Bolshoi Hoping for International Help




LONDON -- The artistic director of Russia's cash-strapped Bolshoi Theater said he was confident enough funds could be raised to save one of the world's most famous ballet and opera companies.


UNESCO, the United Nations agency for arts and culture, has just launched an international fund-raising campaign for $350 million to renovate the dilapidated 142-year-old building.


"I am an optimist. I believe we can find the money," said artistic director Vladimir Vasilyev, announcing the first joint visit to London by the Bolshoi ballet and opera companies.


"I hope and trust the Russian government understands that the Bolshoi is Russia's business card to the world," he told reporters amid the chandeliered splendor of the Russian Embassy in London on Monday evening.


Vasilyev, once a leading dancer in the theater's famed Bolshoi Ballet, has in the past complained that the $12 million it receives annually from the government was only enough to pay wages.


The Russian government and the Moscow City Duma managed to find sponsors to keep the theater, a major attraction for tourists, open for daily performances.


But this icon of the art world has been bedeviled by money woes since the fall of communism. Funding has remained a constant headache and Vasilyev said he would be the first to admit that "our finances have been anything but brilliant."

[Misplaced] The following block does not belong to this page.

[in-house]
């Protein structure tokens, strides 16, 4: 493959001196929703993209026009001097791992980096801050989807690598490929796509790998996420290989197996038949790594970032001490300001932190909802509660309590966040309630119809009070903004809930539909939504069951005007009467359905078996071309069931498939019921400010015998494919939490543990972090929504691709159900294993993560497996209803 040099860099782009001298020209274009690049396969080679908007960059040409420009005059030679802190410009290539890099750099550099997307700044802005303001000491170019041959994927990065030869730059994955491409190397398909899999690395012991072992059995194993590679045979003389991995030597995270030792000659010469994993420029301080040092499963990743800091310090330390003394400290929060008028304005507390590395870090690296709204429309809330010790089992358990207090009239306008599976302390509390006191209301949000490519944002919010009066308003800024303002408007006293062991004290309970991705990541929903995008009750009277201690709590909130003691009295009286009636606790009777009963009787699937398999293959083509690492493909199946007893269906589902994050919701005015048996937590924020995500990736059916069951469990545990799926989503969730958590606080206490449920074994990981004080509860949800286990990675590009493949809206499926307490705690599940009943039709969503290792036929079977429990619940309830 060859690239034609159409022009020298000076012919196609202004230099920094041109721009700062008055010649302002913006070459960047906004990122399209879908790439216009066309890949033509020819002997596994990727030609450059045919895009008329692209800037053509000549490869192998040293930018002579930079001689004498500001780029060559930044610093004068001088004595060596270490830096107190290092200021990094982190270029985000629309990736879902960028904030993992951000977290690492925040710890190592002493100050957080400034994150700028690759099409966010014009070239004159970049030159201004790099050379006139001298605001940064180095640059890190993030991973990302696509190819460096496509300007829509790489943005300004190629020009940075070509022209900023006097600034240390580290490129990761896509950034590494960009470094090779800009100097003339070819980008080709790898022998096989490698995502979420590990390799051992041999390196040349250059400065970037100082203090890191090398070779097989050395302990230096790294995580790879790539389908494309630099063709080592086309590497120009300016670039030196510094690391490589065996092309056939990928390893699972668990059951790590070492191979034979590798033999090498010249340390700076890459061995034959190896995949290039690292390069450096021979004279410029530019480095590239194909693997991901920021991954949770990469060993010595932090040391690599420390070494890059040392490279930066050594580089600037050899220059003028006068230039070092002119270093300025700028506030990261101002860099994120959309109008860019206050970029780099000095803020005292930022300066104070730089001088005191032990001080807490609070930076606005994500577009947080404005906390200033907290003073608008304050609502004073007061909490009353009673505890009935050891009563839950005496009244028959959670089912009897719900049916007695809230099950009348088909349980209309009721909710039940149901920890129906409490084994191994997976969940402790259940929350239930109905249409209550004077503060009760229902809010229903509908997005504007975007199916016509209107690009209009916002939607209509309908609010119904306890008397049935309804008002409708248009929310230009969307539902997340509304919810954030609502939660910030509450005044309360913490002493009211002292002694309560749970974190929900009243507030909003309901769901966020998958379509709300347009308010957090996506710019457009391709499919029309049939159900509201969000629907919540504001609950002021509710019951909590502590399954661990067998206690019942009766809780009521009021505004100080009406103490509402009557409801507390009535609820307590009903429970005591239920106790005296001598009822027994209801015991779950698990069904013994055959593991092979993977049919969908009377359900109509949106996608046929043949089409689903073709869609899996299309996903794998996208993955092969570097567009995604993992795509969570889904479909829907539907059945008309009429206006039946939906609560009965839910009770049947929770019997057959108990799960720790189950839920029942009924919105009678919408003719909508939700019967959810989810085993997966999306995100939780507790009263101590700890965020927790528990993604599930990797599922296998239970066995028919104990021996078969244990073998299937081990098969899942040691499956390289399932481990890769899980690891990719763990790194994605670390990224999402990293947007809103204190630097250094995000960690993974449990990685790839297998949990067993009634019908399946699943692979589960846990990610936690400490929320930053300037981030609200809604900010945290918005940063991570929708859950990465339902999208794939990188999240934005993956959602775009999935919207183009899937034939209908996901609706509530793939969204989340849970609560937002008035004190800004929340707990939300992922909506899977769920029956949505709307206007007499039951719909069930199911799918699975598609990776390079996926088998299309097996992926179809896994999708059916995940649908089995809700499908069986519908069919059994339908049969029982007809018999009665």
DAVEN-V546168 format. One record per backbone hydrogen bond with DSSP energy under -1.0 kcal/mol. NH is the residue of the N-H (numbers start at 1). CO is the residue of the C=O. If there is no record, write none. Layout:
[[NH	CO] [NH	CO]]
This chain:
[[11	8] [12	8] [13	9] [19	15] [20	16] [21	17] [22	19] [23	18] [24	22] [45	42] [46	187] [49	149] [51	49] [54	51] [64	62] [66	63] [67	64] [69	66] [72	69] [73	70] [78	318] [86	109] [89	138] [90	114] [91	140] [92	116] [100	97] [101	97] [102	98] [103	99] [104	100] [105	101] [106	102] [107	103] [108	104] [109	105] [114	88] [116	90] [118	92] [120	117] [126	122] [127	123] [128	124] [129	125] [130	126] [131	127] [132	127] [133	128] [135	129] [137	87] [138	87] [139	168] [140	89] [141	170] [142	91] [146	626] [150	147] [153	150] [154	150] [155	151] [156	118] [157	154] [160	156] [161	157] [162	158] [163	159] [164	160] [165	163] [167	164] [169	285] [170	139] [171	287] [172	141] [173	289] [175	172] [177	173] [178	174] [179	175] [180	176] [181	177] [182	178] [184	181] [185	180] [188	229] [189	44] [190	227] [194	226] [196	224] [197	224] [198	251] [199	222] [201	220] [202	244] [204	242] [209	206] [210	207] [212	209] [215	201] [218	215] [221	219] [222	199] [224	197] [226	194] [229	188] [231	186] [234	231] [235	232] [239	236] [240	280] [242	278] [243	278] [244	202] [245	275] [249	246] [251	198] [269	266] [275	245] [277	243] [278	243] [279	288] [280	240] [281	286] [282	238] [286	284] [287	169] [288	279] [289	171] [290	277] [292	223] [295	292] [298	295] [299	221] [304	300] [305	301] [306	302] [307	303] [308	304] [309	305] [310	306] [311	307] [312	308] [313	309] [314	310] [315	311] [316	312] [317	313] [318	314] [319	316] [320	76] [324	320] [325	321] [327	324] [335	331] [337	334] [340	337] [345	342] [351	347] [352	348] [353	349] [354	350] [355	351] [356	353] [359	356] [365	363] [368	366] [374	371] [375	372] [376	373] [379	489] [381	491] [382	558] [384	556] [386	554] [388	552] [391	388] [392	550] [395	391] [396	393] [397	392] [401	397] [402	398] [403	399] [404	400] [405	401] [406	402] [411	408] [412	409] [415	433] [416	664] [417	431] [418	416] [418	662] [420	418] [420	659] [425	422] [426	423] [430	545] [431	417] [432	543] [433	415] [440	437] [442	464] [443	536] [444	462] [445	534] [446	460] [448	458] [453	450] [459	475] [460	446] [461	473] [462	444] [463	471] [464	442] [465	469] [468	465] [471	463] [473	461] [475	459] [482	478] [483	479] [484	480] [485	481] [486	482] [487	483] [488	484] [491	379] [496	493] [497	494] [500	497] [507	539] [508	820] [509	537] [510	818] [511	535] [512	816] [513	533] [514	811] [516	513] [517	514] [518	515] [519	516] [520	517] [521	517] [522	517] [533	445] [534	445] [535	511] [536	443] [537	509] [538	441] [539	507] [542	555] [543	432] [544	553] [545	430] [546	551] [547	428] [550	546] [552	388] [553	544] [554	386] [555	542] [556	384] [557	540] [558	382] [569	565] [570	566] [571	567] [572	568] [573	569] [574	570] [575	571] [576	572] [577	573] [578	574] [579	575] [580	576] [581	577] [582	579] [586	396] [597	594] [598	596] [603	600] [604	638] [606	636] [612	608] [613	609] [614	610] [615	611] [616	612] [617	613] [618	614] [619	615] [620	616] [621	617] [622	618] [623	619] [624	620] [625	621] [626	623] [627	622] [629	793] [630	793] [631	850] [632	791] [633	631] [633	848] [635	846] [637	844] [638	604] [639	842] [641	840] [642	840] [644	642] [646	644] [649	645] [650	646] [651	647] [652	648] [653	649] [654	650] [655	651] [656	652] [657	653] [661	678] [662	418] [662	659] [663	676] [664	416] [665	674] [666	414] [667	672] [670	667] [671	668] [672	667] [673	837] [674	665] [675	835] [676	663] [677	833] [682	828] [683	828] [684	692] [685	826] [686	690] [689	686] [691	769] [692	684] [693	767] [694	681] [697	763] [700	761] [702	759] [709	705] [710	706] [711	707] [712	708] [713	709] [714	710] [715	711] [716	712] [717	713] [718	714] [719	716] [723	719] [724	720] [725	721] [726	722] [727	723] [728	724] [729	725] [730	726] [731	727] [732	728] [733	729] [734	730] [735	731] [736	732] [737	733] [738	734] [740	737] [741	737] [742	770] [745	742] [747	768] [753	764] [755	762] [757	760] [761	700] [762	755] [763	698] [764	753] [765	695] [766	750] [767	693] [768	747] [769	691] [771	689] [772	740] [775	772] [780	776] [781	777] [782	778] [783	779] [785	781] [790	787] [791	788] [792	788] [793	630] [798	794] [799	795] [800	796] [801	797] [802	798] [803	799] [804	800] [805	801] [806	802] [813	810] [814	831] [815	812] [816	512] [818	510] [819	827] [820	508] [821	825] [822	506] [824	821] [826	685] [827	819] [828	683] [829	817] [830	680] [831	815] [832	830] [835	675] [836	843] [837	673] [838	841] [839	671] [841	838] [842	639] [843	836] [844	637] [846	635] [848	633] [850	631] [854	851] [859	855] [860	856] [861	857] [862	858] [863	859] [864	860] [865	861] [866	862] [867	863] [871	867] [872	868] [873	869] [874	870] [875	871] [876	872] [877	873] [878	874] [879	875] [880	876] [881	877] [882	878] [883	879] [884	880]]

"We have a very small budget. It is not a budget you could even start comparing with the equivalent budget in America, France or Britain," he said.


He remained optimistic despite Russia's financial woes.


"We live in a very strange world in Russia. The more difficult life is, somehow the greater the excitement is," he said.


"Despite the terrible financial circumstances in which we all find ourselves, somehow we go on - stimulated by that."


Theater critics in Moscow say friends of opera and ballet should pay less attention to the theater building and more to the drab repertoire played inside.


"They are irrationally exchanging old productions for new versions that are not any better," said Yaroslav Sedov, ballet and opera critic for the weekly magazine Itogi.


Vasilyev fiercely defended the prowess of his company of 400 dancers, singers and musicians, who will be coming to London in July for a five-week season at the Coliseum Theatre.


He said the troupe had enormous potential: "It feels that it can offer and bring something that is new."


Asked if he would like to have more Western singers and dancers perform with the Bolshoi, he said: "The whole financial problem raises its ugly head."


"It is a financial problem if we were to invite the big names from the West. ... Of course, every single such experience could not be realized without a whole group of sponsors."